The Politics of Jesus revisitedSubmitted by jruss133 on Mon, 09/21/2009 - 19:50
by Leo Hartshorn
February 15, 2005
John Howard Yoder's classic book The Politics of Jesus (Eerdmans,1972; reissued 1994) has had a profound impact on how many Christians read the Bible and understand Jesus. James Wm. McClendon, Jr., a theologian within the Anabaptist tradition, was highly influenced by the book. McClendon describes its impact as being like a "second conversion." In turn, as Jim's friend and pastor, I was influenced by his passion for Anabaptism and subsequently became a Mennonite.
The Politics of Jesus taught Christians how to read the Bible and Jesus "politically." By that I mean it opened up a way to read Jesus as a nonviolent revolutionary who confronted the religious and political powers of his day and had an explicit social agenda grounded in a vision of God's reign.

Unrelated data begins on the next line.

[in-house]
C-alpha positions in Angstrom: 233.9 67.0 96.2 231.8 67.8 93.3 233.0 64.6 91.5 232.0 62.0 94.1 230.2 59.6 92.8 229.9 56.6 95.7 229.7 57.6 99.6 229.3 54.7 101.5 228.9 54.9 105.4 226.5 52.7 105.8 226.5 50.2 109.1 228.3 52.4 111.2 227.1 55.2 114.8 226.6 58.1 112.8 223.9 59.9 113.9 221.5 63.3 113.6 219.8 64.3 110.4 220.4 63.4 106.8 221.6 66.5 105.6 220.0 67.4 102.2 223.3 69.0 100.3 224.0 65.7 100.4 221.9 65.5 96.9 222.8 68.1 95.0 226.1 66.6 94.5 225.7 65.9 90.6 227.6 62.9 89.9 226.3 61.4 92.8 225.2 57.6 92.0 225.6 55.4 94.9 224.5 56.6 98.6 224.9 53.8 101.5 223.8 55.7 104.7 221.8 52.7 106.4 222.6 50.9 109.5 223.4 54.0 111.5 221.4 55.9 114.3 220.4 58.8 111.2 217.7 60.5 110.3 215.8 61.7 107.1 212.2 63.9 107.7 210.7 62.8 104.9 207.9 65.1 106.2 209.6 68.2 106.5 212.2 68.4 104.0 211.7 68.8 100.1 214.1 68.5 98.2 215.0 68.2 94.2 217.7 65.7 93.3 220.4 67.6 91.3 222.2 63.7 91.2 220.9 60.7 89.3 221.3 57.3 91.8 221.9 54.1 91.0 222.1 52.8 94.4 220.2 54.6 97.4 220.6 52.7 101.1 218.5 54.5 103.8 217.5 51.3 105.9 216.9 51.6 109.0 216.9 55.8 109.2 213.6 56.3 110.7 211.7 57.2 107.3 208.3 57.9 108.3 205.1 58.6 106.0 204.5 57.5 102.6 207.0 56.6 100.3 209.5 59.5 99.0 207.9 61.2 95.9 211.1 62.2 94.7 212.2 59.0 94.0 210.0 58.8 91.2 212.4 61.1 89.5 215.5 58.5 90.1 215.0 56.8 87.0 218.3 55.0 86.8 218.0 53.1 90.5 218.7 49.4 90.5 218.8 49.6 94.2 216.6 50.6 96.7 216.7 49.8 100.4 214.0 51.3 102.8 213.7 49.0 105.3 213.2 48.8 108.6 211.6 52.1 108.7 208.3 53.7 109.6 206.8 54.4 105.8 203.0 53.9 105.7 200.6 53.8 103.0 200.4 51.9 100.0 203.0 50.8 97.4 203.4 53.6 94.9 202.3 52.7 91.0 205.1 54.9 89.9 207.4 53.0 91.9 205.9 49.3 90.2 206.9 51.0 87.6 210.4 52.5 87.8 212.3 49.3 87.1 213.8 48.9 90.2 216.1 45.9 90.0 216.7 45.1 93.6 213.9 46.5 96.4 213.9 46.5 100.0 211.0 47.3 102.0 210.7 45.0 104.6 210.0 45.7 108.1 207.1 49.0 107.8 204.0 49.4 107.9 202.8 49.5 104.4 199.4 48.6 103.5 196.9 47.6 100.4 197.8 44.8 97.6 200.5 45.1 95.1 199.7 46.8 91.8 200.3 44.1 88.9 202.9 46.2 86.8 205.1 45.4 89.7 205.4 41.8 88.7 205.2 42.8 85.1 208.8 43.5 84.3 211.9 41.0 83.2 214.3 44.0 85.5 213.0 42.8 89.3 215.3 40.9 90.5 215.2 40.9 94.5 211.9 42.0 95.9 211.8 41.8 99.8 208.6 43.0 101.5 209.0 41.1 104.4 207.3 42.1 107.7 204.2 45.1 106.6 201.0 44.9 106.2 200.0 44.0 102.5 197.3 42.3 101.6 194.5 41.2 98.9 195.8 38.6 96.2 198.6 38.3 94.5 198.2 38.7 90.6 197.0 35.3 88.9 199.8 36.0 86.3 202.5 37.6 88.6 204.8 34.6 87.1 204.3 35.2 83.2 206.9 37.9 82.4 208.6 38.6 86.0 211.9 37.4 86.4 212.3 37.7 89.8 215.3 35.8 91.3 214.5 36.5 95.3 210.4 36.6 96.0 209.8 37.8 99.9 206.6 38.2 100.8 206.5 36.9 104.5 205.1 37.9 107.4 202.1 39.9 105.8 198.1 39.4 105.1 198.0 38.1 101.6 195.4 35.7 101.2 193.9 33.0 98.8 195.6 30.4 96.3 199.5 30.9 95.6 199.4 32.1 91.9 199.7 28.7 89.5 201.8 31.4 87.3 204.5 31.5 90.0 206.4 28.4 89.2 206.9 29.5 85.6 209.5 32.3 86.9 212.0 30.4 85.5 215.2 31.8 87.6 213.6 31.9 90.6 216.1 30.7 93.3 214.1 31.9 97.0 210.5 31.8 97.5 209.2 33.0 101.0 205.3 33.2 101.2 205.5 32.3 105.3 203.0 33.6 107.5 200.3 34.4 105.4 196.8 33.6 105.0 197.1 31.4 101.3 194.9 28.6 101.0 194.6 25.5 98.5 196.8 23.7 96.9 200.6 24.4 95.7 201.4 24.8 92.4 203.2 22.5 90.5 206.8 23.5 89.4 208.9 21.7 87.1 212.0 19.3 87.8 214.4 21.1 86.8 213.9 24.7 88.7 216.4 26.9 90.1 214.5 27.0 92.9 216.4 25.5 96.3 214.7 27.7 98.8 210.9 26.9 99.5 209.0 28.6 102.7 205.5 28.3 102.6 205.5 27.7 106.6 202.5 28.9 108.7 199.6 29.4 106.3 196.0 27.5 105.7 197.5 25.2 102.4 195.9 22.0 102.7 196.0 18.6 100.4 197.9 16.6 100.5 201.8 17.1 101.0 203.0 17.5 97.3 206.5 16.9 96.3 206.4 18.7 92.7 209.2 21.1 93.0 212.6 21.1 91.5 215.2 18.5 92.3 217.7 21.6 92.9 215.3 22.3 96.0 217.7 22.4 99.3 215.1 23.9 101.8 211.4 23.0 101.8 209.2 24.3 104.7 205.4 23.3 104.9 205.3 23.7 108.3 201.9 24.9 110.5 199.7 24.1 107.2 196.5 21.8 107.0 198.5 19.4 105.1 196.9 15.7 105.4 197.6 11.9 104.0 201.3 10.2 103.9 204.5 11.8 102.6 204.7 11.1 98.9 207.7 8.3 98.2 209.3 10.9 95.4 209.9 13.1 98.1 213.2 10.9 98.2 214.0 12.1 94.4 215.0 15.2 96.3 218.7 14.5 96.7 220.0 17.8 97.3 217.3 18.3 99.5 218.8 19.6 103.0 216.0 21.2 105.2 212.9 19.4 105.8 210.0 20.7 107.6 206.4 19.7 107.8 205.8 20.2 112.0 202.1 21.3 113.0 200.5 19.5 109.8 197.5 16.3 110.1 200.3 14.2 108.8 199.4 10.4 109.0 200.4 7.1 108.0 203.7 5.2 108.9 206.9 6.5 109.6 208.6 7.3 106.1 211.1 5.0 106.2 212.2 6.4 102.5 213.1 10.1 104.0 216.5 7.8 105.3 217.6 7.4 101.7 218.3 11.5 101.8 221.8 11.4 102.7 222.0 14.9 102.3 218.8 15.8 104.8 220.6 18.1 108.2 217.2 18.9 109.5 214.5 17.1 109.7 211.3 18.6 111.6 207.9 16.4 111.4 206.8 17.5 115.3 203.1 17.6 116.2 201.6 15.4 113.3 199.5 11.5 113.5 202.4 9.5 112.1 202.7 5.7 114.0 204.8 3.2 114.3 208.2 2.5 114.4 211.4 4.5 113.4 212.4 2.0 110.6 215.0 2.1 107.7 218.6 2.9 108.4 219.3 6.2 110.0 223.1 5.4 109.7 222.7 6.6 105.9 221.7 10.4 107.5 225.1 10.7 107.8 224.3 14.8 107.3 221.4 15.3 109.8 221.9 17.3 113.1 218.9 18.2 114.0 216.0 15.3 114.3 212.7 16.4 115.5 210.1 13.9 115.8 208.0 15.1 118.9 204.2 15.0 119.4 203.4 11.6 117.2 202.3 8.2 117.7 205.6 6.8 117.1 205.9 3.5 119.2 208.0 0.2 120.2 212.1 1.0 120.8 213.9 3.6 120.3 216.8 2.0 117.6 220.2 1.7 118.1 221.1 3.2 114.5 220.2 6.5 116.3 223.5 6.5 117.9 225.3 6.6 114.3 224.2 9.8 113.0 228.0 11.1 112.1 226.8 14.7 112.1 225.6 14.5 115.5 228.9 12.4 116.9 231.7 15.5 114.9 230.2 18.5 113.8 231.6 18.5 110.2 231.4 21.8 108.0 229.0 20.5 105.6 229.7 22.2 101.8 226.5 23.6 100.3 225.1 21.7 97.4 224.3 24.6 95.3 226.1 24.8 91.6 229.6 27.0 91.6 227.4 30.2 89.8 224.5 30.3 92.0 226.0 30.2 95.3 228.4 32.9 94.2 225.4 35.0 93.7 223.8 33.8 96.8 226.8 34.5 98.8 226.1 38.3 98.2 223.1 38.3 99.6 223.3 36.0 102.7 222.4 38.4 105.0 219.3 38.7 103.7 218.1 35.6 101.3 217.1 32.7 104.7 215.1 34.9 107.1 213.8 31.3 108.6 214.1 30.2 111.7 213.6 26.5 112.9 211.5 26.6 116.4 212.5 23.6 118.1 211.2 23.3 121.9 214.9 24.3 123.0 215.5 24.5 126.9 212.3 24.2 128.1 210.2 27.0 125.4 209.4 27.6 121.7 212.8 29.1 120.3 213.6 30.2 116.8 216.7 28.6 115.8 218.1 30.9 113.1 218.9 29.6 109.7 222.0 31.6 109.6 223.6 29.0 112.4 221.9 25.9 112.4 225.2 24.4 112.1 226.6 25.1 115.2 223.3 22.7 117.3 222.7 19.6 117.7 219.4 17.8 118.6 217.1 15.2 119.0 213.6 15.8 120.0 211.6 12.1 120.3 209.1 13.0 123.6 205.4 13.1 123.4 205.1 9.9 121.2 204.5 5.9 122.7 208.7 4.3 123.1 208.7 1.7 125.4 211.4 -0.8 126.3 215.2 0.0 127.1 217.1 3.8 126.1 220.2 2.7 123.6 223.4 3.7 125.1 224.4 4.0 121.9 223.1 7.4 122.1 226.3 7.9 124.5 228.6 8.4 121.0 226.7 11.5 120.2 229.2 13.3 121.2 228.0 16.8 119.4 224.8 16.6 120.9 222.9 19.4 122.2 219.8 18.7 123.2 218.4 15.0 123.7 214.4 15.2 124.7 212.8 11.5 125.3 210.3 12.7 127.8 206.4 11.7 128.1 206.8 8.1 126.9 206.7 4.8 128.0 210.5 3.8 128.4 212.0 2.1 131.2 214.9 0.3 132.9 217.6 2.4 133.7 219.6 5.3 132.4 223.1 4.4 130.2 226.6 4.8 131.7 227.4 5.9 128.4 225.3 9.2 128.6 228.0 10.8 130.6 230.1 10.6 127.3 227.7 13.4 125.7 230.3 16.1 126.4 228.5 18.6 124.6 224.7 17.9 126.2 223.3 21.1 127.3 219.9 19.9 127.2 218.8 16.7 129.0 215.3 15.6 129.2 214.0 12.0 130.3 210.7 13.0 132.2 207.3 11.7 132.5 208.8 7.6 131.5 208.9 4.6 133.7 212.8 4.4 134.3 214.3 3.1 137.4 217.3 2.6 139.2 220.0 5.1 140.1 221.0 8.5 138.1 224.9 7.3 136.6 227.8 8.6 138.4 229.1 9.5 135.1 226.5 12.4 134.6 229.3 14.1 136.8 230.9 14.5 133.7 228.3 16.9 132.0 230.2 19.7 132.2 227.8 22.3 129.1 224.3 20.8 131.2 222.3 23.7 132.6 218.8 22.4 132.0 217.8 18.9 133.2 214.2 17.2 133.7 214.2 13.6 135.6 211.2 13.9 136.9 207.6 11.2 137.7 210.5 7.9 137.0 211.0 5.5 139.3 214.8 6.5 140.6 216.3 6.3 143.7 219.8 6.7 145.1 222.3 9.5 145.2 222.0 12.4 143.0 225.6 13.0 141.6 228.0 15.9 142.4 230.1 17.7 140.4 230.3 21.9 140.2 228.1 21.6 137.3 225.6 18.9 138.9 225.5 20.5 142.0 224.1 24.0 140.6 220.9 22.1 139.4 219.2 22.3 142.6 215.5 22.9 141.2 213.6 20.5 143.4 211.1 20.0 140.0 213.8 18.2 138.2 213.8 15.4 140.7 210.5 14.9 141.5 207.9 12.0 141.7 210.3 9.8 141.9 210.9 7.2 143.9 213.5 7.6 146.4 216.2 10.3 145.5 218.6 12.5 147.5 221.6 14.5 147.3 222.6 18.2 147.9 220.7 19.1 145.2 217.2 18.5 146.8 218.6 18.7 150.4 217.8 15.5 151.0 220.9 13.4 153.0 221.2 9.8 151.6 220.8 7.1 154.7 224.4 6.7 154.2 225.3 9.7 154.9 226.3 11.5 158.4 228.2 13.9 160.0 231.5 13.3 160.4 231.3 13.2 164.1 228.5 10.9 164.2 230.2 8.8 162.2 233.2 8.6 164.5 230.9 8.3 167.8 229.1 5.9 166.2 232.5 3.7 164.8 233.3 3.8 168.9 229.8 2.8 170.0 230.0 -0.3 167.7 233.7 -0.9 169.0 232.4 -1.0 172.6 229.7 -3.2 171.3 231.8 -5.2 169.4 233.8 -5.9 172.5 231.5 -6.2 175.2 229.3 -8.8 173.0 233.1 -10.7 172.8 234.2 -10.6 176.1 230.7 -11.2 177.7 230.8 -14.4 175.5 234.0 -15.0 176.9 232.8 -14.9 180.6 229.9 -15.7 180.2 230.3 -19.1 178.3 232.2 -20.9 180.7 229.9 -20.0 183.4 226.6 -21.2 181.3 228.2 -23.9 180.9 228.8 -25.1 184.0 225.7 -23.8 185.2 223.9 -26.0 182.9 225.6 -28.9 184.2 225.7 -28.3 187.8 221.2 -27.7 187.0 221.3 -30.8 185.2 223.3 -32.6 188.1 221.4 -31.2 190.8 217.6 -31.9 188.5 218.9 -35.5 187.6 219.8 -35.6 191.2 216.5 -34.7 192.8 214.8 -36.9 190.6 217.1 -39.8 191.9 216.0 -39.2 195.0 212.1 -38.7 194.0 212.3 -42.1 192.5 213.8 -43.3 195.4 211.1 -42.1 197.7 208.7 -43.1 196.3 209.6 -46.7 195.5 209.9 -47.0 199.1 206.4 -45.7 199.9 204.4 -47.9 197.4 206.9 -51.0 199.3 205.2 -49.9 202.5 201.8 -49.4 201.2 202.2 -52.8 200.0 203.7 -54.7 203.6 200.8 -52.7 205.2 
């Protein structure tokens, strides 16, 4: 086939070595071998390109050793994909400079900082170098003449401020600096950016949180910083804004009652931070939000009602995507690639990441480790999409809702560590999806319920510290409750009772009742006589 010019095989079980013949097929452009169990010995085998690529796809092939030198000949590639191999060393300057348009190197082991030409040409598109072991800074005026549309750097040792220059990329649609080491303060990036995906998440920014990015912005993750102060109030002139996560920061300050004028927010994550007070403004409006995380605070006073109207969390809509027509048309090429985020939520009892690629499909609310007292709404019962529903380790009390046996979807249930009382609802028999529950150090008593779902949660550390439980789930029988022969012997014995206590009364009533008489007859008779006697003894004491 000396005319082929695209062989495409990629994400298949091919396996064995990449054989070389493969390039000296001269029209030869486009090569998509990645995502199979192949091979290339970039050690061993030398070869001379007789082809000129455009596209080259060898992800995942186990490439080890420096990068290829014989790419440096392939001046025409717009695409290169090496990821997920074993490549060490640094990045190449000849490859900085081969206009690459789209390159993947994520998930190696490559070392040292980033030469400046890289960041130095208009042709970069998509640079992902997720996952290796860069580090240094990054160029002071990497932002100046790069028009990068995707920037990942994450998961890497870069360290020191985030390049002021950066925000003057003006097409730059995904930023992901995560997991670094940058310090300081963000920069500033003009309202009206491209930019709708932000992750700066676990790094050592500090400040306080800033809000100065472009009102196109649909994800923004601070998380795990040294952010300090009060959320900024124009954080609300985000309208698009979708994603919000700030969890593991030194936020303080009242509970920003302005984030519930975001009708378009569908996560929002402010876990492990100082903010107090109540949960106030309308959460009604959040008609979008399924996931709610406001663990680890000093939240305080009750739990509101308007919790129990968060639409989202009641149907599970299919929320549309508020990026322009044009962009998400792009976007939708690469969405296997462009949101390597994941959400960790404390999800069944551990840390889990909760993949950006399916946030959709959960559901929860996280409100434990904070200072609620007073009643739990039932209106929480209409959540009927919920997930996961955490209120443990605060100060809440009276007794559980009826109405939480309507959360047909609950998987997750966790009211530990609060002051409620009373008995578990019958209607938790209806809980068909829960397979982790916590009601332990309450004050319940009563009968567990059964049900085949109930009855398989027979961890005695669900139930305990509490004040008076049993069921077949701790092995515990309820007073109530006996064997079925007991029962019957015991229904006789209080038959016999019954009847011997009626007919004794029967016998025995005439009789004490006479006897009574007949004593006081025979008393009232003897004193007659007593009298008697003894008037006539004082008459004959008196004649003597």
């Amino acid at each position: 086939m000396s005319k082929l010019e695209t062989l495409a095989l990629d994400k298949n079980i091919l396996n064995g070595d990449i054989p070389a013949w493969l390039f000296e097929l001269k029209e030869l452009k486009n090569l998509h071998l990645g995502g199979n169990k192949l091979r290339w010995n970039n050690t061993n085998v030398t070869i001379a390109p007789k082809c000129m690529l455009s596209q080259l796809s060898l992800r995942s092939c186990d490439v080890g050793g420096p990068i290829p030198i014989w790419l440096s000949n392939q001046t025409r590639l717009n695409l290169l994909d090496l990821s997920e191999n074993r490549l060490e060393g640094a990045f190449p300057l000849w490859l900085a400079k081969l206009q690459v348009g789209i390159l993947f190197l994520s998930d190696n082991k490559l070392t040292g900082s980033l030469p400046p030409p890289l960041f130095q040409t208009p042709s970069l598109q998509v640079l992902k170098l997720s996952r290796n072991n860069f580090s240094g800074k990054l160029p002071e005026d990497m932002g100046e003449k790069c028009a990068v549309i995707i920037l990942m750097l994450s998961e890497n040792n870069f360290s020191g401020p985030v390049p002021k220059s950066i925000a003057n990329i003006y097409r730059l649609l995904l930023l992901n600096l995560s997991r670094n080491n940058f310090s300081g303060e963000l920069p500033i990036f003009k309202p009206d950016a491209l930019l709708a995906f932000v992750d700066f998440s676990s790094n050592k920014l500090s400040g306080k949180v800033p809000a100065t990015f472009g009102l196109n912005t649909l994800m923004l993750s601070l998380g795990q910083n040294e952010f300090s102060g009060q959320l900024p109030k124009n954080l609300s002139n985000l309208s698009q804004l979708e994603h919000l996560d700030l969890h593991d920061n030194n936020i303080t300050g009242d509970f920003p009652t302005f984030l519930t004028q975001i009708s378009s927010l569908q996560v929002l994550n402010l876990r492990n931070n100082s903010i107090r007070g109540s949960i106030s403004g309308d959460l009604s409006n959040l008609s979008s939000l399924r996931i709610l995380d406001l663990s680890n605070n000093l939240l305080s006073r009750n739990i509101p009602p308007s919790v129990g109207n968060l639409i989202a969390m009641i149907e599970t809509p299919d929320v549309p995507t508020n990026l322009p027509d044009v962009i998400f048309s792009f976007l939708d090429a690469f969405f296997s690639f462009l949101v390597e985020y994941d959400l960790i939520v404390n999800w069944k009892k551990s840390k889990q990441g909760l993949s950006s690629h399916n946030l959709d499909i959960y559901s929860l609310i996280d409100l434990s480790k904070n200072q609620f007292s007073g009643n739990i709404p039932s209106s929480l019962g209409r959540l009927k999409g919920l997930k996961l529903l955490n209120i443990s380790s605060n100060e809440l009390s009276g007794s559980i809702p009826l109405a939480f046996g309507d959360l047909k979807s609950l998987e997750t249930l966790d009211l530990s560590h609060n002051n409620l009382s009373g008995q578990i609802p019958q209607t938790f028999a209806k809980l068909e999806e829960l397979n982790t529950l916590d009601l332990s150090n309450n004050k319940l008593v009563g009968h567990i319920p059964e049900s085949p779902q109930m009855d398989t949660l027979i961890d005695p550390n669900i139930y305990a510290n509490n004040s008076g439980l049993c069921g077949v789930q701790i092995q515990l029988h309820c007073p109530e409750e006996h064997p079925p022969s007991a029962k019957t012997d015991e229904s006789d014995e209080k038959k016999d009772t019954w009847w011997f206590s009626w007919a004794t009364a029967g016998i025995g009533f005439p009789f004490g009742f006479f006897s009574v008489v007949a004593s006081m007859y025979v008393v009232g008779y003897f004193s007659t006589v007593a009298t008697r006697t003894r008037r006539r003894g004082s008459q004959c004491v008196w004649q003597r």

Since The Politics of Jesus was published, many others have read the Bible through the lens of the social sciences, political theory and new understandings of the social situation of first-century Palestine under Roman occupation. New studies have brought to the foreground even more political implications of the life, teachings, death, and resurrection of Jesus.
I have tried to compile and simplify a number of the implications of these political readings of the Gospels. These readings make it difficult to deny that Jesus and the Gospels have a social and political vision. These insights into the Gospels and Jesus provide the peacemaker and justice-seeker with a vision and model of social and political engagement.
continue here: http://peace.mennolink.org/cgi-bin/m.pl?a=172